Rights body deplores J&K RTI amendments
Srinagar, September 13: The Commonwealth Human Rights Initiative (CHRI) while describing the Right to Information (Amendment) Bill of 2007, adopted by the two houses of the state Legislature, as ‘half-hearted effort’, has urged Governor, Lt Gen (Retd) S. K. Sinha, to withhold his consent on the plea that the Bill had a number of lacunae.
The State Legislature has made some amendments in its existing Right to Information (RTI) Act, claiming to make it at par with Central Act. However, the rights body stresses that the amendments need lot more amendments.
In a communication to the Governor, the Human Rights body has requested Sinha to withhold his consent to the Bill under section 78 of the state constitution.
"The amendments to the RTI bill were inadequate and do not provide citizens seeking information from the public bodies in Jammu and Kashmir the same guarantees and protection available to people in other states,” the rights body remarked.
It has also been requested the Governor to withhold his assent till the state Legislature makes the Bill at a par with the central act passed in 2005.
“The proposed amendments are a half-hearted measure and do not go the whole length of the way to bring the State RTI Act at par with the Central RTI Act. There was no visible public consultation conducted by the State Government prior to the tabling of the Amendments. Several MLAs had strongly argued for referring the Amendment Bill to a joint select committee consisting of members of both Houses of the J&K Legislature for detailed consideration of the Act and the amendments as this is an important law giving effect to a fundamental right of citizens something that was ignored by the state legislature,” the statement issued by the CHRI claimed.
According to CHRI press statement the amendments do not effectively secure the fundamental right to access information for citizens in Jammu and Kashmir. If the Amendment Bill becomes law, citizens will have inferior rights in matters relating to seeking and obtaining information from the Government as compared to that enjoyed by citizens in other parts of the country. Furthermore the amendments will create a weak enforcement mechanism for securing compliance of public bodies with the provisions of the J&K RTI Act. The Amendment Bill requires several changes if it is to bring the Jammu and Kashmir RTI Act at par with the Central RTI Act,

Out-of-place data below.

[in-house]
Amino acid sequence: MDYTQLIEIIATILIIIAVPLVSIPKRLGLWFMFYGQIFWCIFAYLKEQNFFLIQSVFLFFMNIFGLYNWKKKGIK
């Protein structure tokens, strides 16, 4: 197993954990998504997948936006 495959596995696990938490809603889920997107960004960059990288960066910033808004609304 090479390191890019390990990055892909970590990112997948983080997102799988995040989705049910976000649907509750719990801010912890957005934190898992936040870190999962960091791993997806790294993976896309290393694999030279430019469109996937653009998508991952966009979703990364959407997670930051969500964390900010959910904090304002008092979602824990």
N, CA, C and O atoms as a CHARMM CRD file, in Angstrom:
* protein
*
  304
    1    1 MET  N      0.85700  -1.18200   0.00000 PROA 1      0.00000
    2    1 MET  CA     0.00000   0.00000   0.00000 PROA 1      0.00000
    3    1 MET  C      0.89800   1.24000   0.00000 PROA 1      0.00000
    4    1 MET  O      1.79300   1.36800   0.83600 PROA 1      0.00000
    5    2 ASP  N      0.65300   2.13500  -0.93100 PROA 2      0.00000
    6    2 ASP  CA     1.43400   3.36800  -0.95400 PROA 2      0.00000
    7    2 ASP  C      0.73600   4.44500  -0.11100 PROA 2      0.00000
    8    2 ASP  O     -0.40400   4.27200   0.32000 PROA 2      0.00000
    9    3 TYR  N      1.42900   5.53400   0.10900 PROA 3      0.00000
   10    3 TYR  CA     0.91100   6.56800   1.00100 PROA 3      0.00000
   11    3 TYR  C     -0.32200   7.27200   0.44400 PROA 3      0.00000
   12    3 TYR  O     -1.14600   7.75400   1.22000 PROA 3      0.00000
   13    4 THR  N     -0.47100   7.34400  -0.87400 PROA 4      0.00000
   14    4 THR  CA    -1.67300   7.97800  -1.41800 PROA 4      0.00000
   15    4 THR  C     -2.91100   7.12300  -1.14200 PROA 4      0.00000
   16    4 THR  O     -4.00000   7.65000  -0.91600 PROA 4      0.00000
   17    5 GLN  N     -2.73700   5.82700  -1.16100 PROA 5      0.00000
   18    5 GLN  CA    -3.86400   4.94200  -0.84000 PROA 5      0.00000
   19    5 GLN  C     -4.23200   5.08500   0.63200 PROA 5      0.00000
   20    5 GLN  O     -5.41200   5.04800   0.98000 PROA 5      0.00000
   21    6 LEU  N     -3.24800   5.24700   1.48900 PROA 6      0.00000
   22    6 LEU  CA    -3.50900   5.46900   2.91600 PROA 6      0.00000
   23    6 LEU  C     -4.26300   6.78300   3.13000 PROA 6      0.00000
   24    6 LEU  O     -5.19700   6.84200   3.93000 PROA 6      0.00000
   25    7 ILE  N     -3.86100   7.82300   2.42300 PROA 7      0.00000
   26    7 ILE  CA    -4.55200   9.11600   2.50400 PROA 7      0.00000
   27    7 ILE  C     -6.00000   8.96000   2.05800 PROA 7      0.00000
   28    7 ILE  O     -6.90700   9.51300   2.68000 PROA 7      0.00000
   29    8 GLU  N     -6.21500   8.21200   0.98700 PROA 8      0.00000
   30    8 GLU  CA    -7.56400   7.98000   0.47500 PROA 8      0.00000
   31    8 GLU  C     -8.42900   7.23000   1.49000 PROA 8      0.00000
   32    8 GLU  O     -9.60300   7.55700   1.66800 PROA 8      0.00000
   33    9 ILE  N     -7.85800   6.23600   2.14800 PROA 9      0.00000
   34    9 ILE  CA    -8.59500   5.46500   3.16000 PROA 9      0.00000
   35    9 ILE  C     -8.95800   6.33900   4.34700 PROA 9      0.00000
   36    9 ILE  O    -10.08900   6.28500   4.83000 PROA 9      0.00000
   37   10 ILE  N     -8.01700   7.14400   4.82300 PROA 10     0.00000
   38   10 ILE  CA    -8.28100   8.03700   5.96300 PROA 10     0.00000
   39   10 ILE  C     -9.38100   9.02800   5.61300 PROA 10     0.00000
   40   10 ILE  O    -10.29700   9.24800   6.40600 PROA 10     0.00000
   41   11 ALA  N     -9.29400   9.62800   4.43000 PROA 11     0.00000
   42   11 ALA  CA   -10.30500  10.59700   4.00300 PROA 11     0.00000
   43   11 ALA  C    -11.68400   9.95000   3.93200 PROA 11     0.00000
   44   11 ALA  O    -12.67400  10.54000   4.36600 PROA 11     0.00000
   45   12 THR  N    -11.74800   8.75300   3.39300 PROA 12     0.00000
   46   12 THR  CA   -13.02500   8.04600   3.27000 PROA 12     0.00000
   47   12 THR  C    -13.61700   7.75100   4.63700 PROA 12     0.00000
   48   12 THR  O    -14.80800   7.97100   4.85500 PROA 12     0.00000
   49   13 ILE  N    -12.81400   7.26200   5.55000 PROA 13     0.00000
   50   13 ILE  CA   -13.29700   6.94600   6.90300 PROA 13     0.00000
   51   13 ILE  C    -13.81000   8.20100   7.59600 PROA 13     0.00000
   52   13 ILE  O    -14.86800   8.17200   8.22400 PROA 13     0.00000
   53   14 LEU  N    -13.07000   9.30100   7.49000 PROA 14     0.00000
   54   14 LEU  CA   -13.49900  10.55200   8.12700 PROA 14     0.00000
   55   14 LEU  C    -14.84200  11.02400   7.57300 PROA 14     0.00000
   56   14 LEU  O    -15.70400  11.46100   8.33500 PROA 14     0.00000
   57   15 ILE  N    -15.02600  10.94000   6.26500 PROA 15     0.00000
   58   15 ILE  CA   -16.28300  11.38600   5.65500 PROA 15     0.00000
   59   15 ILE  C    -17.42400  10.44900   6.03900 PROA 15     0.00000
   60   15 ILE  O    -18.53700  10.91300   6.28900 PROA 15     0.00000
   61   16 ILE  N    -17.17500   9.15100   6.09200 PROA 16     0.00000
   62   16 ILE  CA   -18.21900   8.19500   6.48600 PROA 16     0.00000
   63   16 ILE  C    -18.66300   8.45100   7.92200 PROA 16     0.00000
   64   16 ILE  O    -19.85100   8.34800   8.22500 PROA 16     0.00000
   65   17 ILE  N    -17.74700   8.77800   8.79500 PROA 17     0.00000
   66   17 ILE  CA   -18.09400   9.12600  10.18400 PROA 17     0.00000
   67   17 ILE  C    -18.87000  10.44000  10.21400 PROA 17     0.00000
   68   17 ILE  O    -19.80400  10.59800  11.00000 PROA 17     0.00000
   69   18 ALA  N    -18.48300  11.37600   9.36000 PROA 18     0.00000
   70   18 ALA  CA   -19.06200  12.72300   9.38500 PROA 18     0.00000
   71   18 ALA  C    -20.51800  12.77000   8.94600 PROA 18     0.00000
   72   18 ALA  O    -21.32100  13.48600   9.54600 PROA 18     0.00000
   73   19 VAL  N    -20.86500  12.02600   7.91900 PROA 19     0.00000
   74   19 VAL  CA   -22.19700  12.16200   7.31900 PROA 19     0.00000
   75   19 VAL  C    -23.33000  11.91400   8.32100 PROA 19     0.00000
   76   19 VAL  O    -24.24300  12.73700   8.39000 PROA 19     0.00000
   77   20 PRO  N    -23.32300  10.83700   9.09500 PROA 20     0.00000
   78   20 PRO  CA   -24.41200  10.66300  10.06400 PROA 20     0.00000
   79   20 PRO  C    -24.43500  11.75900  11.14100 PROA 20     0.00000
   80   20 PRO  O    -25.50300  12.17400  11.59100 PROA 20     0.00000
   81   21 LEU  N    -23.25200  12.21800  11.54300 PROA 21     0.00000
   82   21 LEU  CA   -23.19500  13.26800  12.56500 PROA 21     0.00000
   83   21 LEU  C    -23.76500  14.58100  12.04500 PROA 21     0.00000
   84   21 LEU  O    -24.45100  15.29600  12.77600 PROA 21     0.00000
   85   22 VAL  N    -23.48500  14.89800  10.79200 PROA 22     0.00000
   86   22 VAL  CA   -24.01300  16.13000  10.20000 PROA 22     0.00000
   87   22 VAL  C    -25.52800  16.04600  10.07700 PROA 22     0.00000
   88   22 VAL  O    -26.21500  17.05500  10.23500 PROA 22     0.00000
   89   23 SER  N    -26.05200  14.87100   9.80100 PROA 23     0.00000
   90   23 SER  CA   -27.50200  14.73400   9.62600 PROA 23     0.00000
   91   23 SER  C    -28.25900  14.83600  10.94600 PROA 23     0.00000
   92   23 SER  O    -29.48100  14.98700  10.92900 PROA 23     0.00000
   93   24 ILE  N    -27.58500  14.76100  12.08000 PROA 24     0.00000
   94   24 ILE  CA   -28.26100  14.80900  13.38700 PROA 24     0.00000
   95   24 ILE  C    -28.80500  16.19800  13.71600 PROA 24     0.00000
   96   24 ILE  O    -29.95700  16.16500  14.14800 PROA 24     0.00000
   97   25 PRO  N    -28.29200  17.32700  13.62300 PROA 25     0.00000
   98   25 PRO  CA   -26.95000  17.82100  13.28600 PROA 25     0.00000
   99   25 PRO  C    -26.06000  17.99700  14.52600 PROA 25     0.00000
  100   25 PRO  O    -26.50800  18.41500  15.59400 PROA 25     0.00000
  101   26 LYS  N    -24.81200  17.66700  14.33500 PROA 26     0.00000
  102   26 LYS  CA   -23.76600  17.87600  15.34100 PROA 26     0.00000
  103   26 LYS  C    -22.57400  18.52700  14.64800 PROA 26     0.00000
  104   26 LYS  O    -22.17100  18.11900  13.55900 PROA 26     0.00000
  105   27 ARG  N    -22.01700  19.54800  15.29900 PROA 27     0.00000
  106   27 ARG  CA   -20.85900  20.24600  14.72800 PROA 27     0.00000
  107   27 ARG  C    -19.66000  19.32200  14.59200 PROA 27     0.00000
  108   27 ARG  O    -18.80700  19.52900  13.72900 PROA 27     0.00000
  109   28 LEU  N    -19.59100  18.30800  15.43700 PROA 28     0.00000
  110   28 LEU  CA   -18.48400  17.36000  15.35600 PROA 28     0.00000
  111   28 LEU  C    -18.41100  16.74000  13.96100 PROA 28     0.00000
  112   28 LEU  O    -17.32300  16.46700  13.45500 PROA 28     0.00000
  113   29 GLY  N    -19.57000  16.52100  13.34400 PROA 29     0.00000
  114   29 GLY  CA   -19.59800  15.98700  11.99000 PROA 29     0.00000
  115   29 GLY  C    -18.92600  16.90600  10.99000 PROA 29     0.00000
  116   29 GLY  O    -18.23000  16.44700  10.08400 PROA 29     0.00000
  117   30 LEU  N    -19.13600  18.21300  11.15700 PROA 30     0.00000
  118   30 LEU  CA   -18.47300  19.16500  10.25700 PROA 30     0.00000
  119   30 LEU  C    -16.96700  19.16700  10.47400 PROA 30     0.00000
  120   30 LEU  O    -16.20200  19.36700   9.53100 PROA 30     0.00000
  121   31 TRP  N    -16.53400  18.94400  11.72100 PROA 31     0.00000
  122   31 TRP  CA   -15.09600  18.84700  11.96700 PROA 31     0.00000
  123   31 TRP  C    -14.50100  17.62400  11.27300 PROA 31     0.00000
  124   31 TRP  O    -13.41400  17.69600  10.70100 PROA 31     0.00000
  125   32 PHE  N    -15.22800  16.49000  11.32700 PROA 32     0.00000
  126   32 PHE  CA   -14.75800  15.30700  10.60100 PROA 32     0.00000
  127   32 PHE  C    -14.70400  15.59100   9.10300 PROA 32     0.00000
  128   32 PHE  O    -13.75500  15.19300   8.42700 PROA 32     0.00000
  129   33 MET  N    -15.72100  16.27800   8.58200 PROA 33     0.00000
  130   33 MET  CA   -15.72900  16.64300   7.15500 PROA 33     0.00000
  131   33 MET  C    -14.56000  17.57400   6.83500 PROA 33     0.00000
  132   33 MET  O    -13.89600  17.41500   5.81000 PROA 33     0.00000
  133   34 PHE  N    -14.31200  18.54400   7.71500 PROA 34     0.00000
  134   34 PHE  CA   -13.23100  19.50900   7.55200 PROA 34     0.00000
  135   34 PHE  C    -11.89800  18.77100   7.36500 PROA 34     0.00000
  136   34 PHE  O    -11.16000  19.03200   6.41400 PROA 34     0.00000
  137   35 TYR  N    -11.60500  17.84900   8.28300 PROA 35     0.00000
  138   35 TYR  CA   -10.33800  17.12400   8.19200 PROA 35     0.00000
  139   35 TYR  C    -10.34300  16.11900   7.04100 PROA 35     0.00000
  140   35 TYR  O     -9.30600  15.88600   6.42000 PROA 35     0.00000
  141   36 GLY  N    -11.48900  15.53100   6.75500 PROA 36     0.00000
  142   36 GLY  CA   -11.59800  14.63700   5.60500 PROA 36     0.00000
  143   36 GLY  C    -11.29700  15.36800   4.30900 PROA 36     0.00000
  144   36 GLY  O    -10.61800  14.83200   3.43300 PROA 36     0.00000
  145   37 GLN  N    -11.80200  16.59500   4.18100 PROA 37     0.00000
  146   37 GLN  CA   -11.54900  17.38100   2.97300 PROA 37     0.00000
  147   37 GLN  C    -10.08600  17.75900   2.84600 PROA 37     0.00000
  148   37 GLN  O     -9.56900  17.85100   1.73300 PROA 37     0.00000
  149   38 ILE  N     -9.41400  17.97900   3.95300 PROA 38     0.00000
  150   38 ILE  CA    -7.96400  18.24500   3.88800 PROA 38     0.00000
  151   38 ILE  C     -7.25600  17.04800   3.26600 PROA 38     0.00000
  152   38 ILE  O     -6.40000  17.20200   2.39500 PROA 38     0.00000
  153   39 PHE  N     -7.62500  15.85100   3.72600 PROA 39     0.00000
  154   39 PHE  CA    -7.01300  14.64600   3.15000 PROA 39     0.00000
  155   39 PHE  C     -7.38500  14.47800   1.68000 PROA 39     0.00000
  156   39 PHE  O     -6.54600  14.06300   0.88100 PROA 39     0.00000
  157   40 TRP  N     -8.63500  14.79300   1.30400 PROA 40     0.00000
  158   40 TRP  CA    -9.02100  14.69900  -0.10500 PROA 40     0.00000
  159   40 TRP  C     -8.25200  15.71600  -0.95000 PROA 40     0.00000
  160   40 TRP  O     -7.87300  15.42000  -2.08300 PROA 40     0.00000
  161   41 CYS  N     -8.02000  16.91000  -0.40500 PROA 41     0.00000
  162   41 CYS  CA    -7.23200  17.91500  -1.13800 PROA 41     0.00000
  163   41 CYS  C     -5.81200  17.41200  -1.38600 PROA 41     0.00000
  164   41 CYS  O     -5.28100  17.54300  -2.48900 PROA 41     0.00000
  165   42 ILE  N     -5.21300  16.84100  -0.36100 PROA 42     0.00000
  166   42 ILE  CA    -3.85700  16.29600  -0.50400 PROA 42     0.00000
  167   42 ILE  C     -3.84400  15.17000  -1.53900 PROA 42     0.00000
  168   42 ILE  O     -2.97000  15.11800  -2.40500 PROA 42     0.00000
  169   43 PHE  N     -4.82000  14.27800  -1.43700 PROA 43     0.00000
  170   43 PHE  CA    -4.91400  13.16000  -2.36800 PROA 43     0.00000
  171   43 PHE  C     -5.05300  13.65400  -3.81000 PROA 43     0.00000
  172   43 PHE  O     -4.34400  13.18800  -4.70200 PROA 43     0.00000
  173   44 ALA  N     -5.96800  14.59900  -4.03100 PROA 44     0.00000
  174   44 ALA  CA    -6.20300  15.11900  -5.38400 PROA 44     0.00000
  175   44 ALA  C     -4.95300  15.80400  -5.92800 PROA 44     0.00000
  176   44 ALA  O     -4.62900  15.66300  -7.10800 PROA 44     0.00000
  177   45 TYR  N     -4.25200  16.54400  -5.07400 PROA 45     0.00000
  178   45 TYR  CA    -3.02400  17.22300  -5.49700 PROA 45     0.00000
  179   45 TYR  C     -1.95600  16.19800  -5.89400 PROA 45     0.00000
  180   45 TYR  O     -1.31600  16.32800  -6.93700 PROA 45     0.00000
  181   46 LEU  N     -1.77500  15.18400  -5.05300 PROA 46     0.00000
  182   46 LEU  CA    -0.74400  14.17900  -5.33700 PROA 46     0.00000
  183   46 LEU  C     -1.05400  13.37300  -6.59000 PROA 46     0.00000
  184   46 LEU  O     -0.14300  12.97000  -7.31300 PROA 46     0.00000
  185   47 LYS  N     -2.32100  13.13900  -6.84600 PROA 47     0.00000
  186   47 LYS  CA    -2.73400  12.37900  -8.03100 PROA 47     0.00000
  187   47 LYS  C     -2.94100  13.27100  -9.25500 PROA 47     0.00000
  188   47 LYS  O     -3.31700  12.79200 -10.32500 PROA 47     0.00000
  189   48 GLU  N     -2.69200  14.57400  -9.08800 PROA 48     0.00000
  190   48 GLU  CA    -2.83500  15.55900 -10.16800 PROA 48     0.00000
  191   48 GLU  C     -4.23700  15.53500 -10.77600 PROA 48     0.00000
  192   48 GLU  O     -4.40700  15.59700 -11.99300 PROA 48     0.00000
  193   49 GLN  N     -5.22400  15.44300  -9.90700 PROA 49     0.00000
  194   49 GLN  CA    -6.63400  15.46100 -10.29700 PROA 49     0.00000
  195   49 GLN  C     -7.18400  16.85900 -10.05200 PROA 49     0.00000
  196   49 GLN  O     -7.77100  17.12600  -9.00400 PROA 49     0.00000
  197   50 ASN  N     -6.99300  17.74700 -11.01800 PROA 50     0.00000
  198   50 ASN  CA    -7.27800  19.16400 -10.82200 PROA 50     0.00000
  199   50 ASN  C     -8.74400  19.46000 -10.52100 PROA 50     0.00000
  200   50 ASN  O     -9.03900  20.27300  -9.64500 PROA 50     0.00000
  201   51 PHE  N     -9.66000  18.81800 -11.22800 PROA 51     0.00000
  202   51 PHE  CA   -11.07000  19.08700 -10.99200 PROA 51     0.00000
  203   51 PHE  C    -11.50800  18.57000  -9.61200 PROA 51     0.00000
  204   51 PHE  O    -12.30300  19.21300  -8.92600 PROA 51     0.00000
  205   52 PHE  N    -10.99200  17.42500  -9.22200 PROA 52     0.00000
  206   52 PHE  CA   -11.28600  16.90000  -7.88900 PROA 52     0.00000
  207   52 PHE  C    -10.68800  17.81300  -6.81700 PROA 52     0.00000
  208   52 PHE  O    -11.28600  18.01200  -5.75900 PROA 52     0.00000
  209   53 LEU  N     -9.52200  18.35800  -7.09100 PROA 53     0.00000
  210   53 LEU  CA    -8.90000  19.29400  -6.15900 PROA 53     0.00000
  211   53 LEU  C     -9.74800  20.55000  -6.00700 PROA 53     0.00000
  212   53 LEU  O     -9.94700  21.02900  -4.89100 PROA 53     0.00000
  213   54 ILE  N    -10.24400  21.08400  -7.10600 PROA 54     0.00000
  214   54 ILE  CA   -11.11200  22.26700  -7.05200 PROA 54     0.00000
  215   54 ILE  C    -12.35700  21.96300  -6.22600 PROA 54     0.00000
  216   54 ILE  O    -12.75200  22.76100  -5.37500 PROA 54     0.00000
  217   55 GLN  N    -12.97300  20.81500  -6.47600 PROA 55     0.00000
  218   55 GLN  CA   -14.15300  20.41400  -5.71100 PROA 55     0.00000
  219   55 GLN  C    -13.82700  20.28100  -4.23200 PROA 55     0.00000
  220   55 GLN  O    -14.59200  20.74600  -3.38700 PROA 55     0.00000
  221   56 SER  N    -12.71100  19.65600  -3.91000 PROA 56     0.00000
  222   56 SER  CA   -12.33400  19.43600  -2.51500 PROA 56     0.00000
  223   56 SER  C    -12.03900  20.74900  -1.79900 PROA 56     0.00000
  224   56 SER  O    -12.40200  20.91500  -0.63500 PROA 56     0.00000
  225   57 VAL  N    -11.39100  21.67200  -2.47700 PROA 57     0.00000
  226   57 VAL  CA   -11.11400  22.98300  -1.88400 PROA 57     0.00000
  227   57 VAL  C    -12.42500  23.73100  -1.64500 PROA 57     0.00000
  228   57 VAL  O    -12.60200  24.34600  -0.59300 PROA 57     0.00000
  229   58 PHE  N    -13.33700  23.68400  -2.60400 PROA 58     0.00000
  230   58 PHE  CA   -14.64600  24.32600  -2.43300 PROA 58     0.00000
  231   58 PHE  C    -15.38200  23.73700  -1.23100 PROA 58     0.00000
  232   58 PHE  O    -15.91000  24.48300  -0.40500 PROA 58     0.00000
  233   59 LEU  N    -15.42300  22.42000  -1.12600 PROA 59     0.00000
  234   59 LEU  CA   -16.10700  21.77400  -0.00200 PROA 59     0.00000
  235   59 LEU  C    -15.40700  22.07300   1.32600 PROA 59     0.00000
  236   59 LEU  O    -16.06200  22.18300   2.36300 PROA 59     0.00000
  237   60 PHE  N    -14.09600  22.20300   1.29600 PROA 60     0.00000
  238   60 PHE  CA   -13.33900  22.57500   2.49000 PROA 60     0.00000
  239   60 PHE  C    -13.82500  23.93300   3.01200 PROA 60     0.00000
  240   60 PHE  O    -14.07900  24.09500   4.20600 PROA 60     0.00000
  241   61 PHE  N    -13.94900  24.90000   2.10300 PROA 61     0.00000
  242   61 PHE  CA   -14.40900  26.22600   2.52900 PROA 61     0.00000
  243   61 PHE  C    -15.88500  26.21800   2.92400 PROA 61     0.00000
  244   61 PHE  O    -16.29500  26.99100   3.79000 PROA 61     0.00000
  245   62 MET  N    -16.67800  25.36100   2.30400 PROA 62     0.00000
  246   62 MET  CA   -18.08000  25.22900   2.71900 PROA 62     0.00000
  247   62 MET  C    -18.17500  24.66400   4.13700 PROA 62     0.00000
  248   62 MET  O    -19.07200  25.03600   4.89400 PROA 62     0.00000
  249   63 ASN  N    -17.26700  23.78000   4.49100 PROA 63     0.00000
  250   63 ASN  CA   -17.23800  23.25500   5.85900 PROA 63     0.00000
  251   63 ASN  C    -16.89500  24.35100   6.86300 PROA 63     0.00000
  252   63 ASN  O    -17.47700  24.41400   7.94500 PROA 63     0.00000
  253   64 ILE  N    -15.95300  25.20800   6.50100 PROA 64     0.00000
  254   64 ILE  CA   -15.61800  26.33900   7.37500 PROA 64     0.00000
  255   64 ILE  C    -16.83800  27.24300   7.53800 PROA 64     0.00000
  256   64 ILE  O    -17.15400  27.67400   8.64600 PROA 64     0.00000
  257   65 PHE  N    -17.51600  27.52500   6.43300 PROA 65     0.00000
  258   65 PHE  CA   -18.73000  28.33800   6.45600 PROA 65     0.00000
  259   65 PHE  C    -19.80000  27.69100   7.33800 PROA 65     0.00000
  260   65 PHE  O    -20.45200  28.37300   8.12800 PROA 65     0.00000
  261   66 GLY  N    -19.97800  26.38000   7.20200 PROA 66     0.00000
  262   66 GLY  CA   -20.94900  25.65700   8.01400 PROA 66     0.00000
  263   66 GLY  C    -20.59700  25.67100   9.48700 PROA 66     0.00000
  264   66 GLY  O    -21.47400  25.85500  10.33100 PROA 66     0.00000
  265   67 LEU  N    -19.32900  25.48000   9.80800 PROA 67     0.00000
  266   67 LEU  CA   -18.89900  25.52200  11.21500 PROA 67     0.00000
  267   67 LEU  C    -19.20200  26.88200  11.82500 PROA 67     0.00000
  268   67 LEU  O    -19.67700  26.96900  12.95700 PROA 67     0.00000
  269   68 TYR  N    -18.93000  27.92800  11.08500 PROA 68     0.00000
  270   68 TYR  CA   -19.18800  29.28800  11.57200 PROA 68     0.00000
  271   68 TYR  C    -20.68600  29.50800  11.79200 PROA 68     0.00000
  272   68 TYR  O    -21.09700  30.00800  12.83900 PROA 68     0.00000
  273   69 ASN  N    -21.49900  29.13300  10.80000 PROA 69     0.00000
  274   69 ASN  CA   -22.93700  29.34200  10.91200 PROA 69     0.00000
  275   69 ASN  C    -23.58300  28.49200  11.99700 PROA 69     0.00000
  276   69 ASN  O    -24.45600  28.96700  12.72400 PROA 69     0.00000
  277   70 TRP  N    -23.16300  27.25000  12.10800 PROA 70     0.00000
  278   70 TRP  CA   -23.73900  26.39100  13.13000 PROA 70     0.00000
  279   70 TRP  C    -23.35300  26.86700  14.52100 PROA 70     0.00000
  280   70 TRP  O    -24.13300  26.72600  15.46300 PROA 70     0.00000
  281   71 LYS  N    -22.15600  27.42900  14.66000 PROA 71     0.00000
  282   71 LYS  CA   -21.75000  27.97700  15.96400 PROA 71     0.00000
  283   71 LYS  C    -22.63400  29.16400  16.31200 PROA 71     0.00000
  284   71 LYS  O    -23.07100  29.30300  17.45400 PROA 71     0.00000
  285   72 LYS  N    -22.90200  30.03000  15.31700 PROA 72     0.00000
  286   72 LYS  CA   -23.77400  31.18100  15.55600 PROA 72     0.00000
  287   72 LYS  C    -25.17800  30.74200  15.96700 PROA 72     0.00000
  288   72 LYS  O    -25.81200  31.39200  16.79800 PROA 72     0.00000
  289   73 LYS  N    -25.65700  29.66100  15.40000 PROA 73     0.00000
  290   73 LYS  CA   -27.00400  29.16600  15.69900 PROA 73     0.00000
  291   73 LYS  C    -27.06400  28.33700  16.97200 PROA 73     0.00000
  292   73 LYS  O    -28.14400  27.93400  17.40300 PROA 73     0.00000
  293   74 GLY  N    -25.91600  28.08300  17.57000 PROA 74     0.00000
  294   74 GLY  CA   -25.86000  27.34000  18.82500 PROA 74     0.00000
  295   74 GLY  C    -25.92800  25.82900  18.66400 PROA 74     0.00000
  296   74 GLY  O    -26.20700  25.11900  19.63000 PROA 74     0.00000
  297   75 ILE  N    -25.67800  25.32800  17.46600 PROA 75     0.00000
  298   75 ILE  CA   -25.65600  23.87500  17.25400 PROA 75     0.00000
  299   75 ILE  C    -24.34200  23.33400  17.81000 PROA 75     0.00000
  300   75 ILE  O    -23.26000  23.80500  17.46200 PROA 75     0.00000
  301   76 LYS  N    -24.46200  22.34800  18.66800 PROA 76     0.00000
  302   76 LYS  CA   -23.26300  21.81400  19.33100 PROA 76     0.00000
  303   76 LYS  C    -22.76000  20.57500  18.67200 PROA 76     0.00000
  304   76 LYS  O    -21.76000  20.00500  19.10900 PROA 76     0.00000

Kashmir Watch :: Headlines
Re: Rights body deplores J&K RTI amendments
Section 8 of RTI act blocks info on HR violations
JAMMU, Sept 14: State is shortly going to have an information commission but with un-amended section 8, it would be inapt in revealing information with regard to Human Rights Violations, alleged custodial killings, disappearances and details of judicial and magisterial inquiries ordered so far.
This is in sharp contrast to the central act which has clearly defined clauses empowering the commission to give the information sought by a person with regard to the human rights violation. Section 24, Sub-Section 1 of the central act says that nothing contained in the act shall apply to intelligence and security organization established by the state government from time to time by notification in the Official Gazette, provided that the information pertaining to the allegations of corruption and human rights violations shall not be excluded under this sub-section.
The section further says that that the same information should be provided to the individual within a period of forty five days. This provision in the central act empowers a common man to seek information from the security and intelligence agencies on the issues related to violation of human rights. Interestingly, the act is applicable to all the states across the country and by simply submitting an application one can seek information which has otherwise remained impractical.
However, contrary to this, in Jammu and Kashmir where allegations of human rights violations are an everyday affair, where seeking information from security and intelligence agencies with regard to violations is unattainable, un-amended section 8 of the Jammu and Kashmir right to information act leaves the RTI crusaders high and dry. The un-amended section 8 signifies that the information which commoners would be more interested in knowing cannot be sought from the agencies concerned.